If you tug on the grass with grub damage, it will often roll up like a piece of carpet with little effort. Before the grass reaches that point, you might notice brown patches around your lawn that look like it is stressed from the heat or lack of rain.
If additional watering doesn’t turn the patches green, you might be dealing with grubs eating up the lawn.
You should also take a moment to look for increased pests during the summer and fall seasons. Adult beetles and moths that move close to the ground level might be there to lay their eggs—having eggs laid now can result in a bigger problem next spring and summer.
Should You Get Rid of Grubs and How?
If you turn over the average-sized yard, you will likely find a few grubs here and there simply because these insects are so common. A single grub or two might not cause much lawn damage, but you must address larger grub infestations.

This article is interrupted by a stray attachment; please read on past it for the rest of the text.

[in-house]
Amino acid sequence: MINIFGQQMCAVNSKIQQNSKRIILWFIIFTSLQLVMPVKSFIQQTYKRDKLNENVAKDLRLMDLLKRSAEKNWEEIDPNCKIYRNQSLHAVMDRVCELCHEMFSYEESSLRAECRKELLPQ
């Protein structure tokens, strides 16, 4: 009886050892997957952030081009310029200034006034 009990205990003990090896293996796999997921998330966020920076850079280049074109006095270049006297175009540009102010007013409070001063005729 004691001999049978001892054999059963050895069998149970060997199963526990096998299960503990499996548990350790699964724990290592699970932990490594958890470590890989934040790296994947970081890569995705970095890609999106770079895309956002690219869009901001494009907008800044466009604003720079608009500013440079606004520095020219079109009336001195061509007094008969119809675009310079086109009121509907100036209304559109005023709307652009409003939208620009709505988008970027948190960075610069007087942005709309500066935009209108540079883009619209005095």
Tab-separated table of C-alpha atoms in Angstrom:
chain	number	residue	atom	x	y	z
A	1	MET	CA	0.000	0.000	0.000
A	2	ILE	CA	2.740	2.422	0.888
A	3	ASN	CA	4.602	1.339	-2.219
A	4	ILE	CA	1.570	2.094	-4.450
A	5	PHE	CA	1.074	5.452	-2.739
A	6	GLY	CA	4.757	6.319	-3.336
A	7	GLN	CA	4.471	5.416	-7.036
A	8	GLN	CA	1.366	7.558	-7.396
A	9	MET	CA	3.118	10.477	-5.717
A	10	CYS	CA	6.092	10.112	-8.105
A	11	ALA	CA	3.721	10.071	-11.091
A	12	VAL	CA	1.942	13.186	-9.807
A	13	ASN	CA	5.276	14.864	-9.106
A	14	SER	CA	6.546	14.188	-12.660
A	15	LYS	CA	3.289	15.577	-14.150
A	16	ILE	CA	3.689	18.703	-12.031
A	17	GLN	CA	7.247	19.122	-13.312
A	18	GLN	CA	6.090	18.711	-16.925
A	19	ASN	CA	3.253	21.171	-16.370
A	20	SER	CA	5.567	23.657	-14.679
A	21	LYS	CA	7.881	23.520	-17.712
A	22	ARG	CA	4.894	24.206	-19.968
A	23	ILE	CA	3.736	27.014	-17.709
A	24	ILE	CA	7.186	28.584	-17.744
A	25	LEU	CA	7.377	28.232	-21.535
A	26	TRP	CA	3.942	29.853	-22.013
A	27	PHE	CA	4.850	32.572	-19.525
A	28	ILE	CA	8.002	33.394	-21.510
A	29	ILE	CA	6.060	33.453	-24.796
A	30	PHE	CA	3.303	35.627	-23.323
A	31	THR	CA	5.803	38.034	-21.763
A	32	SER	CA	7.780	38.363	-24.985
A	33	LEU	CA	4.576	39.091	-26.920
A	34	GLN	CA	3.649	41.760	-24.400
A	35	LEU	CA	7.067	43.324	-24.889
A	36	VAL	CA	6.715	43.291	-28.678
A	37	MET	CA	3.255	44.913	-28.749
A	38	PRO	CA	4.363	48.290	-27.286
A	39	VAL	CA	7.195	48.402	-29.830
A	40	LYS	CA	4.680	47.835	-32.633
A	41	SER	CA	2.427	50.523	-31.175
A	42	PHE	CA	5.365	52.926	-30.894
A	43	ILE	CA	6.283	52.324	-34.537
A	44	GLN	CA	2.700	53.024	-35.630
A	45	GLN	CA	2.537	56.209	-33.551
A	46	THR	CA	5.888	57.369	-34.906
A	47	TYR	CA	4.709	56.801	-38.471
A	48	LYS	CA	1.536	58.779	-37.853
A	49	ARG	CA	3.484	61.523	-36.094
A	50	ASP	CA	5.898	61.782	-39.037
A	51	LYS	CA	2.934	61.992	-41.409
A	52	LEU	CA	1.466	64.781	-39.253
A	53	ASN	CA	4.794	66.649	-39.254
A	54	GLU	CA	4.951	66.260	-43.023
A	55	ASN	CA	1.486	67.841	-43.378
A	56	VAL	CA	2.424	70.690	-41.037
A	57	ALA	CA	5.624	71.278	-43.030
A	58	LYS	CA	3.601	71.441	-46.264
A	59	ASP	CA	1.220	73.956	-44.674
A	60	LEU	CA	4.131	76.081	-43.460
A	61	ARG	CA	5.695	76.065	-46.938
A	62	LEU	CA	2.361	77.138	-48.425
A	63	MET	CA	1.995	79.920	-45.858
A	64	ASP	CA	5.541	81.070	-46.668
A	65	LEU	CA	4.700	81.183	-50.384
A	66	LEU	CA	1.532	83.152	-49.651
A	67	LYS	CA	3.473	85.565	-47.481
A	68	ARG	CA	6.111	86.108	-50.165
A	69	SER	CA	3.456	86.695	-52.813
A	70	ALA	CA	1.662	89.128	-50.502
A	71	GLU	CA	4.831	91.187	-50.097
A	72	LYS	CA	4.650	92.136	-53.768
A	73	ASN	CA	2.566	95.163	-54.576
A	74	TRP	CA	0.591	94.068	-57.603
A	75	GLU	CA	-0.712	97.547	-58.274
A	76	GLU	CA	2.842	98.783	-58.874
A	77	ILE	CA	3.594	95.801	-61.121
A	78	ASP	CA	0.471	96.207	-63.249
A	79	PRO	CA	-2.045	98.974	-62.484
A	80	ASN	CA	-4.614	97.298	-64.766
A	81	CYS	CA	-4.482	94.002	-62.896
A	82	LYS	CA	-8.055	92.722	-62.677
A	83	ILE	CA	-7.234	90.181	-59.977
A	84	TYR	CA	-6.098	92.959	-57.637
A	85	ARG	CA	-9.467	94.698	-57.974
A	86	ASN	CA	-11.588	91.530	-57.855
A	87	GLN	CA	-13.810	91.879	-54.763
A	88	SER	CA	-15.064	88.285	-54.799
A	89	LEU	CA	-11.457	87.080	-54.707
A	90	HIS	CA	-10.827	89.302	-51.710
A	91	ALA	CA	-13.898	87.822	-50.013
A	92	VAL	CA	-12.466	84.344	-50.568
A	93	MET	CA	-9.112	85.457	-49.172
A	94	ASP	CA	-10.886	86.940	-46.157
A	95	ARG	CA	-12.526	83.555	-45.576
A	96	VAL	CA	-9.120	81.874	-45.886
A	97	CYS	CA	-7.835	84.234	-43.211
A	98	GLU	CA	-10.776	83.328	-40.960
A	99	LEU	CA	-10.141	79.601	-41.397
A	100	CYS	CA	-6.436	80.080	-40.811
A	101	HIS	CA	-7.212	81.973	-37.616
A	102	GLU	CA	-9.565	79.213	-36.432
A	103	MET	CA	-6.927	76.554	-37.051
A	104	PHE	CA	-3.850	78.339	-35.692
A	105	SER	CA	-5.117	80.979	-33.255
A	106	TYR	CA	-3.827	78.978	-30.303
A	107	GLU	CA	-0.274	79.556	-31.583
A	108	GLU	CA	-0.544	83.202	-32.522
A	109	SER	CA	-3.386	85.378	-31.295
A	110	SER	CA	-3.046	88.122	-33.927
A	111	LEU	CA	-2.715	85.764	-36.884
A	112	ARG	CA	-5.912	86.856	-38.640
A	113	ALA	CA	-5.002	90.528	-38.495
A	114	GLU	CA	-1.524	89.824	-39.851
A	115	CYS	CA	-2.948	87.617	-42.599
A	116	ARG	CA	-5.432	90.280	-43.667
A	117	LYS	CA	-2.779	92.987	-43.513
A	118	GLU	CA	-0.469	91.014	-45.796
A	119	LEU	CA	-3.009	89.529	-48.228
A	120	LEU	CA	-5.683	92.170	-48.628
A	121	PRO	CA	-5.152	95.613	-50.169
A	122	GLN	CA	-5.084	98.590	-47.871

Leaving a grub problem alone can result in significant lawn die-off, and you could later face a substantial beetle issue that impacts the other plants on your property. Gardeners need to be wary of allowing grubs to remain in the soil.
Getting rid of grubs is easier to handle when you plan for seasonal spraying. Preventative insecticides focus on killing off the emerging grubs as they hatch from their eggs and start to feed on the roots of plants. Curative insecticides address larger grubs and their adult beetles.
A pest control service will let you know where you are at in the life cycle of the grubs so that they can use the right spraying method. Severe infestations may require spraying during the prime egg laying season and again once the larvae emerge to stop an infestation from spreading at the prime stages of the life cycle.